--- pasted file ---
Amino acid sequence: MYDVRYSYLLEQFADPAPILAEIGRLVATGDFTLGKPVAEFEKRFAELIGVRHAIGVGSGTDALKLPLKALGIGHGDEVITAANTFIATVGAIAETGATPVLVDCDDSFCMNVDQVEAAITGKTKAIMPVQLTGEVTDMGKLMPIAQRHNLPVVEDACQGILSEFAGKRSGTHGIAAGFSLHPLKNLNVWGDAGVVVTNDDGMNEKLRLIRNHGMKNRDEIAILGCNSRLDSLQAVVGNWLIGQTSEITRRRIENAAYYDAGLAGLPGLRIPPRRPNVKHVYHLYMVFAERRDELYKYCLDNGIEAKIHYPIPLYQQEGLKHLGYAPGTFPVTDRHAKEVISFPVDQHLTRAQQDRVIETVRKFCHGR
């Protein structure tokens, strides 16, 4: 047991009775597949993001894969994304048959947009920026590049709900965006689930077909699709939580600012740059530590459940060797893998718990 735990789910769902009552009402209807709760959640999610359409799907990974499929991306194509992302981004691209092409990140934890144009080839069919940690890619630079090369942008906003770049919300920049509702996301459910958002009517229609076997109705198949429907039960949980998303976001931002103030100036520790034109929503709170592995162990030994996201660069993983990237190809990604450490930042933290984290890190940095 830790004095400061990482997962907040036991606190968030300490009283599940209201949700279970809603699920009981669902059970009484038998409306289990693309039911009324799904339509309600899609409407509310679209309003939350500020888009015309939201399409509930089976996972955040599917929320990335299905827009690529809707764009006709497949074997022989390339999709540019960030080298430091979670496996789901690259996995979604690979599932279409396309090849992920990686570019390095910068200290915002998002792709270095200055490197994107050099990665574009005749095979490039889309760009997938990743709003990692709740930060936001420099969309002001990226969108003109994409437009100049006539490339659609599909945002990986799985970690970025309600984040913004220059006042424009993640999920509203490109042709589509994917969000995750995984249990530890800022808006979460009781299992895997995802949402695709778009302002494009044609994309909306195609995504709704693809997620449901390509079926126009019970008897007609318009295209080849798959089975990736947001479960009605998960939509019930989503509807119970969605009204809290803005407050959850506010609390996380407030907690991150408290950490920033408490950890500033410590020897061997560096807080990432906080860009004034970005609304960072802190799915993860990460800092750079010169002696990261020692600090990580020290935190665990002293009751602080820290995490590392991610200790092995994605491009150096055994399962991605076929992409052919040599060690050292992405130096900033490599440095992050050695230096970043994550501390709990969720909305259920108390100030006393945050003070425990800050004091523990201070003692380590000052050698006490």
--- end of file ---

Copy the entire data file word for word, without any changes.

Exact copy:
Amino acid sequence: MYDVRYSYLLEQFADPAPILAEIGRLVATGDFTLGKPVAEFEKRFAELIGVRHAIGVGSGTDALKLPLKALGIGHGDEVITAANTFIATVGAIAETGATPVLVDCDDSFCMNVDQVEAAITGKTKAIMPVQLTGEVTDMGKLMPIAQRHNLPVVEDACQGILSEFAGKRSGTHGIAAGFSLHPLKNLNVWGDAGVVVTNDDGMNEKLRLIRNHGMKNRDEIAILGCNSRLDSLQAVVGNWLIGQTSEITRRRIENAAYYDAGLAGLPGLRIPPRRPNVKHVYHLYMVFAERRDELYKYCLDNGIEAKIHYPIPLYQQEGLKHLGYAPGTFPVTDRHAKEVISFPVDQHLTRAQQDRVIETVRKFCHGR
């Protein structure tokens, strides 16, 4: 047991009775597949993001894969994304048959947009920026590049709900965006689930077909699709939580600012740059530590459940060797893998718990 735990789910769902009552009402209807709760959640999610359409799907990974499929991306194509992302981004691209092409990140934890144009080839069919940690890619630079090369942008906003770049919300920049509702996301459910958002009517229609076997109705198949429907039960949980998303976001931002103030100036520790034109929503709170592995162990030994996201660069993983990237190809990604450490930042933290984290890190940095 830790004095400061990482997962907040036991606190968030300490009283599940209201949700279970809603699920009981669902059970009484038998409306289990693309039911009324799904339509309600899609409407509310679209309003939350500020888009015309939201399409509930089976996972955040599917929320990335299905827009690529809707764009006709497949074997022989390339999709540019960030080298430091979670496996789901690259996995979604690979599932279409396309090849992920990686570019390095910068200290915002998002792709270095200055490197994107050099990665574009005749095979490039889309760009997938990743709003990692709740930060936001420099969309002001990226969108003109994409437009100049006539490339659609599909945002990986799985970690970025309600984040913004220059006042424009993640999920509203490109042709589509994917969000995750995984249990530890800022808006979460009781299992895997995802949402695709778009302002494009044609994309909306195609995504709704693809997620449901390509079926126009019970008897007609318009295209080849798959089975990736947001479960009605998960939509019930989503509807119970969605009204809290803005407050959850506010609390996380407030907690991150408290950490920033408490950890500033410590020897061997560096807080990432906080860009004034970005609304960072802190799915993860990460800092750079010169002696990261020692600090990580020290935190665990002293009751602080820290995490590392991610200790092995994605491009150096055994399962991605076929992409052919040599060690050292992405130096900033490599440095992050050695230096970043994550501390709990969720909305259920108390100030006393945050003070425990800050004091523990201070003692380590000052050698006490």